The Shocking Video the Media Doesn’t Want You to See
You’re about to watch a short clip about the “Money Honey.”
That’s her nickname. She came to fame as the face of CNBC during the frothy days of the dotcom boom in the late 1990s.
Today, she’s the lead anchor for Fox Business News.
Her name is Maria Bartiromo, and she’s one of the most prominent financial journalists in the world.
Whenever there’s an important financial issue in the news, Bartiromo’s the person Fox turns to for wisdom and perspective… just as she was at CNBC.
And she’s also the poster child for everything that’s wrong with the media’s coverage of markets and investing…
When I was directing my documentary “Broke: The New American Dream,” I reached out to Bartiromo to schedule an interview. My guest list already included famed fund managers, Nobel Prize winners and other media stars.
She was a perfect fit.
Bartiromo must have thought so too. She agreed to an interview with me months in advance. But then something weird happened.
And I caught it on camera. The video link is below.
In the video, it’s clear she didn’t want an open-ended discussion. You know, the ones that journalists insist on when they do their own reporting.
Bartiromo needed to know what the conversation was going to be about beforehand. She wanted no surprises—even though that had already been revealed to her and CNBC in advance.
So basically there’d be no truth telling… no cutting through the spin… and no naming of names to hold those responsible for the financial crisis accountable.
Maria had her image and her access to the machine to protect.
For me, that experience was yet another glimpse behind the curtain of the workings of today’s financial media, which leads me to the podcast below…
Wisdom From a Legendary Trend Following Trader
Today I’ll walk you through a handful of CNBC interview snippets with my friend and legendary trader David Harding.
Harding is the founder of Winton Capital Management. He’s one of the world’s most successful traders… and he’s a committed trend follower.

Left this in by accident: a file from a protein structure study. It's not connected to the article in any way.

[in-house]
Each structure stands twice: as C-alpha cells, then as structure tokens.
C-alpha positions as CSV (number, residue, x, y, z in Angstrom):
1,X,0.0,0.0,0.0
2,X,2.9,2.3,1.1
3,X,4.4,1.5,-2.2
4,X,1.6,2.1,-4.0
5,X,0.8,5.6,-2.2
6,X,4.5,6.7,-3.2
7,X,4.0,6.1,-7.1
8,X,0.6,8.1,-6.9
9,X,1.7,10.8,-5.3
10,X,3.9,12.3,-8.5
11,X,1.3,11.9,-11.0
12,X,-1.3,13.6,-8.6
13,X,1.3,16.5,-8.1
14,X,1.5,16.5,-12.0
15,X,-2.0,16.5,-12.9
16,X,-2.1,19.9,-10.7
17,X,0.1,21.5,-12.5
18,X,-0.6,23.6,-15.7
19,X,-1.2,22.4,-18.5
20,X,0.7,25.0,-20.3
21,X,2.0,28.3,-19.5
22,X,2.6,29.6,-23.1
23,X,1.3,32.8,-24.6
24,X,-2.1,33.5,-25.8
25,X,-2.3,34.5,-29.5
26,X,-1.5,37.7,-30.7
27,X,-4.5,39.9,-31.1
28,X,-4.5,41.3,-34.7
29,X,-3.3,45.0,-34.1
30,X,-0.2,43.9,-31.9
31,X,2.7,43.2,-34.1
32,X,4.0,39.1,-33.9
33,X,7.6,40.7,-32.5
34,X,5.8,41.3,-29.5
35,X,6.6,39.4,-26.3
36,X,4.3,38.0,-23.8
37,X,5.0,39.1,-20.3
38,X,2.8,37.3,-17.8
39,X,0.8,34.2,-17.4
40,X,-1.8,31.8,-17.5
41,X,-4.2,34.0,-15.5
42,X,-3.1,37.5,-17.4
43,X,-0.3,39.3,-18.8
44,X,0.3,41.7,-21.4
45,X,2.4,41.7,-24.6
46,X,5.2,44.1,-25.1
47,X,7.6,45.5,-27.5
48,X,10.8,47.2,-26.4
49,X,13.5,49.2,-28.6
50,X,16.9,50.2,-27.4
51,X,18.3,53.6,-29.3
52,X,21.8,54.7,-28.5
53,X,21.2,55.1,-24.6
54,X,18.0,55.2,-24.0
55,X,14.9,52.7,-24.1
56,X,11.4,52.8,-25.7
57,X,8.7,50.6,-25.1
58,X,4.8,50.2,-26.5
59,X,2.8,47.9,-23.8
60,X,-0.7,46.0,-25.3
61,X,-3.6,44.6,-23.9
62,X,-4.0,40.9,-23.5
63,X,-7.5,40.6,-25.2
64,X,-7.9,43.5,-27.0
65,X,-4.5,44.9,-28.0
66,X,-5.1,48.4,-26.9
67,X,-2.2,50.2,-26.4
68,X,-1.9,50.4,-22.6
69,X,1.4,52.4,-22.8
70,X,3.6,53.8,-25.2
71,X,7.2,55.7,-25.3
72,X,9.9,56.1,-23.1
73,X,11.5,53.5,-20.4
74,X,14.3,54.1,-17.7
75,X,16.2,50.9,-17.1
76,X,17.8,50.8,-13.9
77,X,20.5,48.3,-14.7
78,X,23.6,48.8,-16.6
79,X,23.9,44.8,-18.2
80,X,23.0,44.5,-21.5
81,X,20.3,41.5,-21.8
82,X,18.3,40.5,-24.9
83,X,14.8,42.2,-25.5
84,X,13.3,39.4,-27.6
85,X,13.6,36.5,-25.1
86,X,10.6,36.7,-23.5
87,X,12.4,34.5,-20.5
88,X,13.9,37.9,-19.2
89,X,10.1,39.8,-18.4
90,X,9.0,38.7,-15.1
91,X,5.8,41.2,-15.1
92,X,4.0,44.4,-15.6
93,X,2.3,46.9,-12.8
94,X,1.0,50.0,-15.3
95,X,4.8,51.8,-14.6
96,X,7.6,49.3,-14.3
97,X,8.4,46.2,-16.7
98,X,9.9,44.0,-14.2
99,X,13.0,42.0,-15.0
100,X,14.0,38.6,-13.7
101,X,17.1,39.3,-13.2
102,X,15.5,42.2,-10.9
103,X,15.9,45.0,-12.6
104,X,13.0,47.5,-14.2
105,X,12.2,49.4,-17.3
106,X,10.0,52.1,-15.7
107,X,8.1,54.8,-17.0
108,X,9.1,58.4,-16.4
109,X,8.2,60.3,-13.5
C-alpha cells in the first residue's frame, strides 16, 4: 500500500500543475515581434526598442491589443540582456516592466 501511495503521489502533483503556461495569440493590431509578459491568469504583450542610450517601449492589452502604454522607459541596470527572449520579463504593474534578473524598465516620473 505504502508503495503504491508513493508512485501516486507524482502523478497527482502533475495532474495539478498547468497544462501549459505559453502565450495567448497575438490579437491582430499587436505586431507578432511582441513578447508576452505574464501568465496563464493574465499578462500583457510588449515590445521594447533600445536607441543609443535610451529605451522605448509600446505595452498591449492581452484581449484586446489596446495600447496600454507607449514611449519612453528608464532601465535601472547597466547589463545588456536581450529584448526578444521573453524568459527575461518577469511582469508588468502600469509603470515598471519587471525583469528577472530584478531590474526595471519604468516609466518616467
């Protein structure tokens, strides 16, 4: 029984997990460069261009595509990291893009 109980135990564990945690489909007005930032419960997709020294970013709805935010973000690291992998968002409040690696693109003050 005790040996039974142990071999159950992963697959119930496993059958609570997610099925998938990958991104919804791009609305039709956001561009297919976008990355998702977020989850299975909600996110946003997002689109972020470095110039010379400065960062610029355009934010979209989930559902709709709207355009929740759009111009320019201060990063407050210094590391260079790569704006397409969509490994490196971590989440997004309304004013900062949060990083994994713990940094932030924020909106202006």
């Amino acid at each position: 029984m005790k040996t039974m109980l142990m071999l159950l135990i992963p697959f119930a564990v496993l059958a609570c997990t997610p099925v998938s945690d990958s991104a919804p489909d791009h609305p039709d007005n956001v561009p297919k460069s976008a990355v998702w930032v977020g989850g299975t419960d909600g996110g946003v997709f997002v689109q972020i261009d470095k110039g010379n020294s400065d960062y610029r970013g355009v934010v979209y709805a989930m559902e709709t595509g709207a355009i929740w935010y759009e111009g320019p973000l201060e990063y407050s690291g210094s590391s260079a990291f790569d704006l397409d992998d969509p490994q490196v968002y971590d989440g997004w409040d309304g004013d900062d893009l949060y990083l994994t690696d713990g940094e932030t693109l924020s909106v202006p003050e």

Harding started trend following trading in October 1997, with just three employees and less than $2 million. Today, Winton Capital employs over 400 people and has over $30 billion in assets under management.
David and I walking in the streets of London
Harding’s trend trading has produced on average nearly 20% a year for 20 years, netting him a personal fortune north of $1 billion in the process.
It’s safe to say that trend following trading has served him and his clients well.
With such a successful track record, you’d think he would get some respect from the media.
But that’s not the case. You’re about to hear a shocking display of ignorance of and hostility to trend following from some of the so-called leading financial journalists in the country.
What today’s podcast reveals is many journalists today are just part of the machine.
All of these people are interested in self-preservation… just like Maria Bartiromo.
Reporting on the next “hot” stock picks and “fearless” (and wrong!) predictions on the direction of markets is what keeps the viewers watching and their paychecks rolling in.
They realize if the masses begin to discover how successful trend following actually is, there’d be no need for financial media’s “investotainment.”
But more important than all that, today you get to hear from David Harding himself, one of the world’s great traders.
You get to listen to how he thinks, how he trades and how he responds to the insanity that makes up much of today’s financial “journalism.”
I think you’ll really enjoy today’s podcast. Even though it’s not recorded recently, its lessons are timeless.
For example, you’ll discover…
- The most successful contrarian trade Harding has ever made
- Why he’ll never give you a stock tip… and how that’s made him rich
- Why I’ll never be invited to CNBC
- The one thing that can ensure you’re never wrong about the markets
- Why you should never aim for perfection when trading…
Please send me your comments to email@example.com. I’d love to hear your thoughts. Let me know exactly what you think. Don’t sugar coat it!